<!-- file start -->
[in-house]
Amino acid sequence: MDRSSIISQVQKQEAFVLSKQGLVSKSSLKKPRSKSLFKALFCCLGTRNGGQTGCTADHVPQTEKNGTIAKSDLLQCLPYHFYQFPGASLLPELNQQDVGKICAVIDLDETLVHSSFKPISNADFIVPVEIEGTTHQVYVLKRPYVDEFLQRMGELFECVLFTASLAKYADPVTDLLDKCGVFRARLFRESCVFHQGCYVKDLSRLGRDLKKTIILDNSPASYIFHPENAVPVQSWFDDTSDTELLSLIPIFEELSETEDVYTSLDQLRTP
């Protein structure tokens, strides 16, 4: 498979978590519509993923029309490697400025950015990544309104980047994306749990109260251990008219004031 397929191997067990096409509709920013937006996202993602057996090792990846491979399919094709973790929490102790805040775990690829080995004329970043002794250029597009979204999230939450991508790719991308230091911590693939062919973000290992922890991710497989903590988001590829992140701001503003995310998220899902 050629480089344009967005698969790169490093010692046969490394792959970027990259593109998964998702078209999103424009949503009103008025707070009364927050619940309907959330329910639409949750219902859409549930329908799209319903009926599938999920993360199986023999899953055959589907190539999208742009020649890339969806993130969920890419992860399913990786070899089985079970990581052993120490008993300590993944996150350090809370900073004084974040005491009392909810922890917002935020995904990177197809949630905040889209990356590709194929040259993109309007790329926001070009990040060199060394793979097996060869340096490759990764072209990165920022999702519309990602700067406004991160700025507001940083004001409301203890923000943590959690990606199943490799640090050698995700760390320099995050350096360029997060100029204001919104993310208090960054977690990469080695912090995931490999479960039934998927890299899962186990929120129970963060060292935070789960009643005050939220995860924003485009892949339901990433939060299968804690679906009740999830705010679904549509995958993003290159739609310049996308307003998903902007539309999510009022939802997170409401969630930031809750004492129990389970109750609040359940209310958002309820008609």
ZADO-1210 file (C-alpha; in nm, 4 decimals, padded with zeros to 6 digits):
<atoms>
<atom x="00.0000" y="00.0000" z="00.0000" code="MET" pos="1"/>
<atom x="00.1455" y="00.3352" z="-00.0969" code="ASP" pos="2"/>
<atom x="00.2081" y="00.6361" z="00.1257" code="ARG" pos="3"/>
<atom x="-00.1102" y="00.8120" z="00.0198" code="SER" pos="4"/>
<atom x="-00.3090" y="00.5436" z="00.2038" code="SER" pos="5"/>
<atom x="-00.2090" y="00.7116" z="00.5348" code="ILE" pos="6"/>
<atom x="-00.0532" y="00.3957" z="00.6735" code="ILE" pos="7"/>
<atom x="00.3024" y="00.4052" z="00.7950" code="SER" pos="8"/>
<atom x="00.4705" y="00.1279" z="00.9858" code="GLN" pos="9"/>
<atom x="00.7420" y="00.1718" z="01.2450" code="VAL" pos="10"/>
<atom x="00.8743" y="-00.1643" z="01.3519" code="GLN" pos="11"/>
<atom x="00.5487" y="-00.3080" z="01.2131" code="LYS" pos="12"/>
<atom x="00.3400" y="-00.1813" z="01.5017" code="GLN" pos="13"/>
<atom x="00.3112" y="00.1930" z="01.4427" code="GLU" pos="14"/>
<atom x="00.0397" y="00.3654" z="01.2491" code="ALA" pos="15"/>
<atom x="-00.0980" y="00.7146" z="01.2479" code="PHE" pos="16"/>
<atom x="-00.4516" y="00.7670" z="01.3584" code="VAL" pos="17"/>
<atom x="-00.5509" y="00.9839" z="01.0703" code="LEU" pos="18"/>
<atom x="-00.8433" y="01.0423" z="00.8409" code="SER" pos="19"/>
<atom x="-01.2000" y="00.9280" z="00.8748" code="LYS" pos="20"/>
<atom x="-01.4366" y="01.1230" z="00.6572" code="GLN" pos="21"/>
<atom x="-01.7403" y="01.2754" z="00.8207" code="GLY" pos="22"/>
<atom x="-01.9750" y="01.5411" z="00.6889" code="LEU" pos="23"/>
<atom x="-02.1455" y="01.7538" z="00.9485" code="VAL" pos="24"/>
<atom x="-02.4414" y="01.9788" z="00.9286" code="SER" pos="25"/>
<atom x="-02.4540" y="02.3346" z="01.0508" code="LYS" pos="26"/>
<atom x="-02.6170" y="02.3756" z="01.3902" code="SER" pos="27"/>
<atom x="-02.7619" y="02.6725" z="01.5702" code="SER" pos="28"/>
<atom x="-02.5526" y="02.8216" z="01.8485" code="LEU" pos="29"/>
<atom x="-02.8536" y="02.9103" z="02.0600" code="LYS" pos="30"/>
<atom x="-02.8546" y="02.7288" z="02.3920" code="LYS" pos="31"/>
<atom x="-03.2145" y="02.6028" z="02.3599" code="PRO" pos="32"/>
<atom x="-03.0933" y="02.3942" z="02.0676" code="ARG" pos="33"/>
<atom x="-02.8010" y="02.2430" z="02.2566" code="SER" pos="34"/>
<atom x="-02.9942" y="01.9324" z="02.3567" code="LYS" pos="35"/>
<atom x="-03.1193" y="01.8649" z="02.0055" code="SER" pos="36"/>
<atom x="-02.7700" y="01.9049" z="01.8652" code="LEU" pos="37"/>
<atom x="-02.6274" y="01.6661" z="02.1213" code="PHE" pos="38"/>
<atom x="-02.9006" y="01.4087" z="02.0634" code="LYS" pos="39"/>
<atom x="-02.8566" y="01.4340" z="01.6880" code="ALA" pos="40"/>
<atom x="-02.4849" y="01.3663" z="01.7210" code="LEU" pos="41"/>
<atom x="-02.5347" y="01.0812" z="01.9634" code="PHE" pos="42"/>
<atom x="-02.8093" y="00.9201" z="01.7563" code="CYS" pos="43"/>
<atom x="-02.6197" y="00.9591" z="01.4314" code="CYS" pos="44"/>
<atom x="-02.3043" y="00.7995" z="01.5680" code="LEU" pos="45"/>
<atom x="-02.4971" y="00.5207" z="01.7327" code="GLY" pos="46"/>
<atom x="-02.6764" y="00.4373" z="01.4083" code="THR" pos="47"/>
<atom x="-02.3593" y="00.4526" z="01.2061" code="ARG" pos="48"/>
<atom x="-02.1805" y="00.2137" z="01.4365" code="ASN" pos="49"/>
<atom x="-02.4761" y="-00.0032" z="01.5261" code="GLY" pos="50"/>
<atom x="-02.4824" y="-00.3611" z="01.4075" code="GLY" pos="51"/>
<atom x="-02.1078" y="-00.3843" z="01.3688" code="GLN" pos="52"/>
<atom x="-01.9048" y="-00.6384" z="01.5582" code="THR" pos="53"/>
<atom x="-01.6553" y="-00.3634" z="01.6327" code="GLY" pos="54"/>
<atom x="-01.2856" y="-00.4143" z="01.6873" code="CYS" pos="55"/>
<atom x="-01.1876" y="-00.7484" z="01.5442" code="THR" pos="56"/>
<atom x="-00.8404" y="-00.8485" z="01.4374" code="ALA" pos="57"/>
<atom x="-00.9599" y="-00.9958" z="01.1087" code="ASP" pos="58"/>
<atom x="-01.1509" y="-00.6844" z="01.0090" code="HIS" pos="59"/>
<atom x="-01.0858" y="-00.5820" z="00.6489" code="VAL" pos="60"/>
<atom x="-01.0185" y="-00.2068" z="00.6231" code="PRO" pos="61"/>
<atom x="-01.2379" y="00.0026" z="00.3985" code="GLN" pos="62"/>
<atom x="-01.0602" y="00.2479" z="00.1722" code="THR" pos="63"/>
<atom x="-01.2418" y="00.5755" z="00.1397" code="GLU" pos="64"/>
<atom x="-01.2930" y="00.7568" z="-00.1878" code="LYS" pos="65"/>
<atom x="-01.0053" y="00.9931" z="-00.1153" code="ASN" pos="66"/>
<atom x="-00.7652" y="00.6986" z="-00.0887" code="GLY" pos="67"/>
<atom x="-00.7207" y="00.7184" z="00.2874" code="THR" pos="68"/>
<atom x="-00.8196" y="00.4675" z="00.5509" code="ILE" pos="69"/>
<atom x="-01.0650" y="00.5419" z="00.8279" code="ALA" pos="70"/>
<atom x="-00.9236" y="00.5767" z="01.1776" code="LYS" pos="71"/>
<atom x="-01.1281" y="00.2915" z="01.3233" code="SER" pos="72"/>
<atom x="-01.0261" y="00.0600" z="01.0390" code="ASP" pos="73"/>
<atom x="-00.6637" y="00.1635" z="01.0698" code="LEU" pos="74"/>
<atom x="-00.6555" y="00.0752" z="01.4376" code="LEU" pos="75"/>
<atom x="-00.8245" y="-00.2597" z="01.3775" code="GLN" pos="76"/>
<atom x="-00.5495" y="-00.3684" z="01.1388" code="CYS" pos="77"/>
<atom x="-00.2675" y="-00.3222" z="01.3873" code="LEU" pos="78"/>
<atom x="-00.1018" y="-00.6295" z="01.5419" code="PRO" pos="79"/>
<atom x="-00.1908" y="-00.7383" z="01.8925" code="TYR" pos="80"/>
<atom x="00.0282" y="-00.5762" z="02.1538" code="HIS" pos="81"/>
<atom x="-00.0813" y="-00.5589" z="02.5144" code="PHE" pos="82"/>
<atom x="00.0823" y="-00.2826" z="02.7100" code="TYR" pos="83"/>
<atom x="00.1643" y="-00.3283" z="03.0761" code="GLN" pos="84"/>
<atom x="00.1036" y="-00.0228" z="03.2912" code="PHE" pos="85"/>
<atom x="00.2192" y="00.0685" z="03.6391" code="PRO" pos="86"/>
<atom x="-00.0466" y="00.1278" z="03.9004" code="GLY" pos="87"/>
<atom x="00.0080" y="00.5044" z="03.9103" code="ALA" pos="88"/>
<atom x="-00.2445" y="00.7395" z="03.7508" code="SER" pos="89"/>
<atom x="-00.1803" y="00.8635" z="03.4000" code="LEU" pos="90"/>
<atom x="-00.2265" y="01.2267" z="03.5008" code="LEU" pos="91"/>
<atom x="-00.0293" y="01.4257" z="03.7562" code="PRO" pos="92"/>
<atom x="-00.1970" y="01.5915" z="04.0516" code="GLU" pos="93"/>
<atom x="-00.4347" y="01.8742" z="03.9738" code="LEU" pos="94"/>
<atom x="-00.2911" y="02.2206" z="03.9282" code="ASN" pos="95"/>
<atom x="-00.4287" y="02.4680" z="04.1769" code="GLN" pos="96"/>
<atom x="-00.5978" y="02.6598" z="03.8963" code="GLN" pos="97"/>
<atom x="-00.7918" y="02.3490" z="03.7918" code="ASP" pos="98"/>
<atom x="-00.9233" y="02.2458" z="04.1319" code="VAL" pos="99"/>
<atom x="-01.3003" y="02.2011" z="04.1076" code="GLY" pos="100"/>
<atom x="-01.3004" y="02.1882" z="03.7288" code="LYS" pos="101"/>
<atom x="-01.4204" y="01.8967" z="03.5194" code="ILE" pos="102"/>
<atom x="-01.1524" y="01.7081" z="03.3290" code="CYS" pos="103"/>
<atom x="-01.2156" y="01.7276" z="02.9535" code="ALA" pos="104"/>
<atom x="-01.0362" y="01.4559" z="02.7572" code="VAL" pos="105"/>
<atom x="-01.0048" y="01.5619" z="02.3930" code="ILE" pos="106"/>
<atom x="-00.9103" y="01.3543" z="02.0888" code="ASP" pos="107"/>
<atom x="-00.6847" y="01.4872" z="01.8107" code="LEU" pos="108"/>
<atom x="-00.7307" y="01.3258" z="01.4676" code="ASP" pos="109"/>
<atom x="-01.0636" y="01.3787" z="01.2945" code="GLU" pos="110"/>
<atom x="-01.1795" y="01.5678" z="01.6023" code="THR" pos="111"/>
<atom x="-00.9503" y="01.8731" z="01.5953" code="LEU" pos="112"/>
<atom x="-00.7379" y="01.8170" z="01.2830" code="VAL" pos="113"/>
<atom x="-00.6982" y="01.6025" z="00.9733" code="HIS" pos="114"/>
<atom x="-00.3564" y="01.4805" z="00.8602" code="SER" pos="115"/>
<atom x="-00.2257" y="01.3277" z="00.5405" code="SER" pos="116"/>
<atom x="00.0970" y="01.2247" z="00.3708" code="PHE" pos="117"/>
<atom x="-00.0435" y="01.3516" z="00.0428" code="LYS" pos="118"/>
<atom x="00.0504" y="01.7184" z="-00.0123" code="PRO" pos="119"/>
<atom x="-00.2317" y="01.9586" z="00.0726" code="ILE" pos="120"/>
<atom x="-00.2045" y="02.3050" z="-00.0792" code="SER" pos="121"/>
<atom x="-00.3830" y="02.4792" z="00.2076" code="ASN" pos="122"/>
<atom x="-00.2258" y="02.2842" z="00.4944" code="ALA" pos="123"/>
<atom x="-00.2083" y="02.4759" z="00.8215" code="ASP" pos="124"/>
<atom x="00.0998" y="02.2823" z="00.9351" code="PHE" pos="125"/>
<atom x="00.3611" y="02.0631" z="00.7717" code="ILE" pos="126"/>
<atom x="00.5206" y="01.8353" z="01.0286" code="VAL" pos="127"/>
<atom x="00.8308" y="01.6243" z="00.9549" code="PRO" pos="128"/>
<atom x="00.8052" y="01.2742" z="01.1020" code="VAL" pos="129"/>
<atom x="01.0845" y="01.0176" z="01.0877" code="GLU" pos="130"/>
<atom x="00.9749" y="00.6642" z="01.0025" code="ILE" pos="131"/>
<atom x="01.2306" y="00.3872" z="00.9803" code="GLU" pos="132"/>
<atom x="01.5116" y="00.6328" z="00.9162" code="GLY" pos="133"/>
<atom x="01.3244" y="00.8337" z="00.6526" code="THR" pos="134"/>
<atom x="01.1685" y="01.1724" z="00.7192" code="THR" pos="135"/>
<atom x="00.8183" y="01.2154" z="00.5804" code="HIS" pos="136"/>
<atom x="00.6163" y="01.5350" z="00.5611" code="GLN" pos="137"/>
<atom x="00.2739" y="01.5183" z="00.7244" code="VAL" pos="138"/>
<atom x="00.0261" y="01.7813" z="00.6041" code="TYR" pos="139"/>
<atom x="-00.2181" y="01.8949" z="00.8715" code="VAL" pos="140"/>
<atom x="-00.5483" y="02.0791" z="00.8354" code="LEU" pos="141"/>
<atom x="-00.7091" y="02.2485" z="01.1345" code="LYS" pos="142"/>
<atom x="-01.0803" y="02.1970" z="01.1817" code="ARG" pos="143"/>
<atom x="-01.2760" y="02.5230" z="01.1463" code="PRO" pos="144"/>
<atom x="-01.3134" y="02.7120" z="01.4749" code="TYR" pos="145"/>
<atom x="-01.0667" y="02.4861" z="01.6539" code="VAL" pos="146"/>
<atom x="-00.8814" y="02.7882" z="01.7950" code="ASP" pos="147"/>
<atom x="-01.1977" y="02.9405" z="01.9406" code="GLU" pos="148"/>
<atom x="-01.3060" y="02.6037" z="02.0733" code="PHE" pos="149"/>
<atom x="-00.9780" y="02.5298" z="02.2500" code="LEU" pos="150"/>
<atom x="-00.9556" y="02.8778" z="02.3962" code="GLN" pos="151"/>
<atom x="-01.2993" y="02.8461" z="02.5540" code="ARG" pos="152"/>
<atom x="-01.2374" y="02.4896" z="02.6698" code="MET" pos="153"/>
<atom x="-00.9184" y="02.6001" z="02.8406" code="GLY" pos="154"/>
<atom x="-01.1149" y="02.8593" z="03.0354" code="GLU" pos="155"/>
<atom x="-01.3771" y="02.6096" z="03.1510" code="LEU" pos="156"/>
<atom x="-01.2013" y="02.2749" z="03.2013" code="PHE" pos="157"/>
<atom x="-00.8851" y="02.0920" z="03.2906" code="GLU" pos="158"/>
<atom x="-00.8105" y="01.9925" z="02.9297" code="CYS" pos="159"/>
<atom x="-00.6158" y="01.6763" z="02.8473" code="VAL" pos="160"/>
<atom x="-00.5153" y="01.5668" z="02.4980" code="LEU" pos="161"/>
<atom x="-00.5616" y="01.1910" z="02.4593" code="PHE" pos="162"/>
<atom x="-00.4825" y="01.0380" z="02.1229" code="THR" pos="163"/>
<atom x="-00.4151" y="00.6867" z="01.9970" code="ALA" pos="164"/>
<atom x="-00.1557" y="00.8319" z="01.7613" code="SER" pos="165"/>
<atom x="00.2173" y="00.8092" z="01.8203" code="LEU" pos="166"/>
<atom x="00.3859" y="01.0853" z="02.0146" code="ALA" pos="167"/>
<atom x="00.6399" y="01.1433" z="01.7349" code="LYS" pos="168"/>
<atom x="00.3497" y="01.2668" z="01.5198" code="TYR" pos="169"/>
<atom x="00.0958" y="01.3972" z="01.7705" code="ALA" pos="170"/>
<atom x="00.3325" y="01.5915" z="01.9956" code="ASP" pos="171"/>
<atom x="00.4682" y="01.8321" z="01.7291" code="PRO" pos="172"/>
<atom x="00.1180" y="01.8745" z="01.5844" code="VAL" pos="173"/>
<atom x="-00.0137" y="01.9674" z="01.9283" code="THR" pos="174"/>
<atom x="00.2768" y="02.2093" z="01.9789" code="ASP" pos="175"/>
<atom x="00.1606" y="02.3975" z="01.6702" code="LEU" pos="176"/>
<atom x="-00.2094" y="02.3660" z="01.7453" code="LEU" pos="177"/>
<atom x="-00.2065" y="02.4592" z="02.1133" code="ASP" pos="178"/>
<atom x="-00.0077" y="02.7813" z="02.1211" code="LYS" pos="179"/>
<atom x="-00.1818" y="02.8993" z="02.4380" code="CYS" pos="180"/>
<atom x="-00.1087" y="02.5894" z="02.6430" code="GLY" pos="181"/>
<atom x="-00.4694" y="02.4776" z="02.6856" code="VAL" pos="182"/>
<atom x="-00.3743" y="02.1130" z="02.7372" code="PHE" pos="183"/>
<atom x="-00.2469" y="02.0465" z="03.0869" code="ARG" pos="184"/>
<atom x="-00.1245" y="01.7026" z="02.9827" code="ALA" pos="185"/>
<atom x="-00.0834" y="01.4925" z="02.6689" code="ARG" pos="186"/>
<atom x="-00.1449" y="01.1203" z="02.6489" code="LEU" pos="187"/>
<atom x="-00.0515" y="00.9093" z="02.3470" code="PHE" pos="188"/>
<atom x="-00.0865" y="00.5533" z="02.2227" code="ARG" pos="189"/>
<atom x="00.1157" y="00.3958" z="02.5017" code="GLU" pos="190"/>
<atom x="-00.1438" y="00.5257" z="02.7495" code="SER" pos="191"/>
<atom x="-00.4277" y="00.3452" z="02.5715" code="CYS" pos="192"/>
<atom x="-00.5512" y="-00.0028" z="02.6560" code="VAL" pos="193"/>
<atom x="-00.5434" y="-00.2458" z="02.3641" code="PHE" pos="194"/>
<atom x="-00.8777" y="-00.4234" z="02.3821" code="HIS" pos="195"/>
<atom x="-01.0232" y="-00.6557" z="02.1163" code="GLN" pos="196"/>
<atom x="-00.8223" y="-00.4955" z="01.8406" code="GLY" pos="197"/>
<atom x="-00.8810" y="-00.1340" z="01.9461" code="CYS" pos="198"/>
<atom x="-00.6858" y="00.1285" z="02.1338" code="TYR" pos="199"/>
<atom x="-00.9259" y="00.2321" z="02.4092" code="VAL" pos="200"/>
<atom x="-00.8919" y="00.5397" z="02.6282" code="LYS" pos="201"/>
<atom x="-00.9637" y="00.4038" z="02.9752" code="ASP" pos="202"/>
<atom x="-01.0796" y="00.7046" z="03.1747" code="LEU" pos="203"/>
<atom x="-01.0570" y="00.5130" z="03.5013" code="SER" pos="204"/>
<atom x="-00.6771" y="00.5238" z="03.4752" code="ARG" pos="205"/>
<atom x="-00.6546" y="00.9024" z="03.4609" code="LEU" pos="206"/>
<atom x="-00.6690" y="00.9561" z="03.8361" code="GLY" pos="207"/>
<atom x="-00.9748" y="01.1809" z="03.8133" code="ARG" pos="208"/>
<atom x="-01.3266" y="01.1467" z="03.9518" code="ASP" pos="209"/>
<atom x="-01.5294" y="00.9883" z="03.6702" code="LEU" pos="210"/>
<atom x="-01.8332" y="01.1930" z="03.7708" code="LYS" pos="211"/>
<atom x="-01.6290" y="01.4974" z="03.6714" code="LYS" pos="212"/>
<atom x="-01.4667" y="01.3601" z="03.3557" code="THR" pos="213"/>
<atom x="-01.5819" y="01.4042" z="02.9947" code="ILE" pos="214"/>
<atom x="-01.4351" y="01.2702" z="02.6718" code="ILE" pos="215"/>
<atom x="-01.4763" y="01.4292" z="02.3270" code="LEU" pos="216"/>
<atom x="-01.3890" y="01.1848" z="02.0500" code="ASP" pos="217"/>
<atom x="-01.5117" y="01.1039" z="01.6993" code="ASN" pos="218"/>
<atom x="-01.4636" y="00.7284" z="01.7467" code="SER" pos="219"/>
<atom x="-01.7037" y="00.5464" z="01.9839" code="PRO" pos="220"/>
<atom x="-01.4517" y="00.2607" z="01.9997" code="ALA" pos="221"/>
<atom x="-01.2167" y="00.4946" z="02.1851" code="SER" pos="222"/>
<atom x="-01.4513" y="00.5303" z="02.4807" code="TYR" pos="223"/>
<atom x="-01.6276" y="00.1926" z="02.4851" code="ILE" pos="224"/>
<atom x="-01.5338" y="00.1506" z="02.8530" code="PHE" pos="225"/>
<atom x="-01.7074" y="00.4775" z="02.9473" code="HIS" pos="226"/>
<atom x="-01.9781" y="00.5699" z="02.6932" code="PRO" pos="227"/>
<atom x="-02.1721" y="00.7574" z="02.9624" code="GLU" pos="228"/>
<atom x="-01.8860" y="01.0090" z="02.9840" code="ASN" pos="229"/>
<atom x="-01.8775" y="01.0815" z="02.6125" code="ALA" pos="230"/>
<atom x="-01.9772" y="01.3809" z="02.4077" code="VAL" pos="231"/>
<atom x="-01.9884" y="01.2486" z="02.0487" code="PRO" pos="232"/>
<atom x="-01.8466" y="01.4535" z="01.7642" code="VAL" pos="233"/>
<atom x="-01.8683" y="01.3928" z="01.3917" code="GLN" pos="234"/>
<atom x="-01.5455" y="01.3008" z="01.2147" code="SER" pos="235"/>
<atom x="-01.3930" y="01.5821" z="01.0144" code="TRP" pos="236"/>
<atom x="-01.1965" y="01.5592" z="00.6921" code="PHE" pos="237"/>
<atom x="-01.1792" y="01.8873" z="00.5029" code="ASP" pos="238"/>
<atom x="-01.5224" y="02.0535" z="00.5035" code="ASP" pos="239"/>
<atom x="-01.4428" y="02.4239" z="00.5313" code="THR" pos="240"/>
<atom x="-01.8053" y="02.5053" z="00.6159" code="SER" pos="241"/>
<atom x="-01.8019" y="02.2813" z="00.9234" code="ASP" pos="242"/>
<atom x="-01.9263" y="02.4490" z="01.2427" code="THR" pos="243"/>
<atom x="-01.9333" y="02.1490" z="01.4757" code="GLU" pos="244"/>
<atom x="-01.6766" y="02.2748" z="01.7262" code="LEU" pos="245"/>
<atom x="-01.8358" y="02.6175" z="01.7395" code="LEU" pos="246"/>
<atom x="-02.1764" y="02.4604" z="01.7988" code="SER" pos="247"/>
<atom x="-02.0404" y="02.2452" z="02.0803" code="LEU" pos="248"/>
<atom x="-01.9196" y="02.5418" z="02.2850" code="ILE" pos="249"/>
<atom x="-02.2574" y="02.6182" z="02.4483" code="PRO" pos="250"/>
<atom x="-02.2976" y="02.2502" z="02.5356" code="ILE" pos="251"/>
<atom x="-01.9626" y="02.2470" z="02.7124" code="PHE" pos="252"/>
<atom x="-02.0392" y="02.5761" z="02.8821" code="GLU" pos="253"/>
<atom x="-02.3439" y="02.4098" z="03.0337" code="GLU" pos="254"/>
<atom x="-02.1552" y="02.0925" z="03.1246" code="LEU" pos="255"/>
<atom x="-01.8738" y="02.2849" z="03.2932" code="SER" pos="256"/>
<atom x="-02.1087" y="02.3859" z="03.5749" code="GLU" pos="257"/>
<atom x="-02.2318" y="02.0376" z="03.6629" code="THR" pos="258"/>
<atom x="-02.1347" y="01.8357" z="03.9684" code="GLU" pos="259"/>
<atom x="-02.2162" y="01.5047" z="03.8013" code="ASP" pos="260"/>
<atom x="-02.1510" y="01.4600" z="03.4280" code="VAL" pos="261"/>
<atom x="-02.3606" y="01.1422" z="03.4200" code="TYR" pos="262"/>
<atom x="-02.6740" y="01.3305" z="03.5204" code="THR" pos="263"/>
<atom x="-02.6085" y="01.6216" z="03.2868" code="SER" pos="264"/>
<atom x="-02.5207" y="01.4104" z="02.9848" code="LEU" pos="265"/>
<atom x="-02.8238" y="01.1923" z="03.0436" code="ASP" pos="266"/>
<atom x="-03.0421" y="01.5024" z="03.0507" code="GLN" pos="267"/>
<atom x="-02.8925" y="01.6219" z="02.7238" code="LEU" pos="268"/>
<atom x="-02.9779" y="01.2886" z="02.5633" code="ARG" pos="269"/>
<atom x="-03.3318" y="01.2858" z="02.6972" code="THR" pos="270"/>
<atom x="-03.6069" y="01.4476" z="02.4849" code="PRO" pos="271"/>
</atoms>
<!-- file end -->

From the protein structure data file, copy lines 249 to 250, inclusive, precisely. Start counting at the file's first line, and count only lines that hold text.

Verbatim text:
<atom x="-01.9333" y="02.1490" z="01.4757" code="GLU" pos="244"/>
<atom x="-01.6766" y="02.2748" z="01.7262" code="LEU" pos="245"/>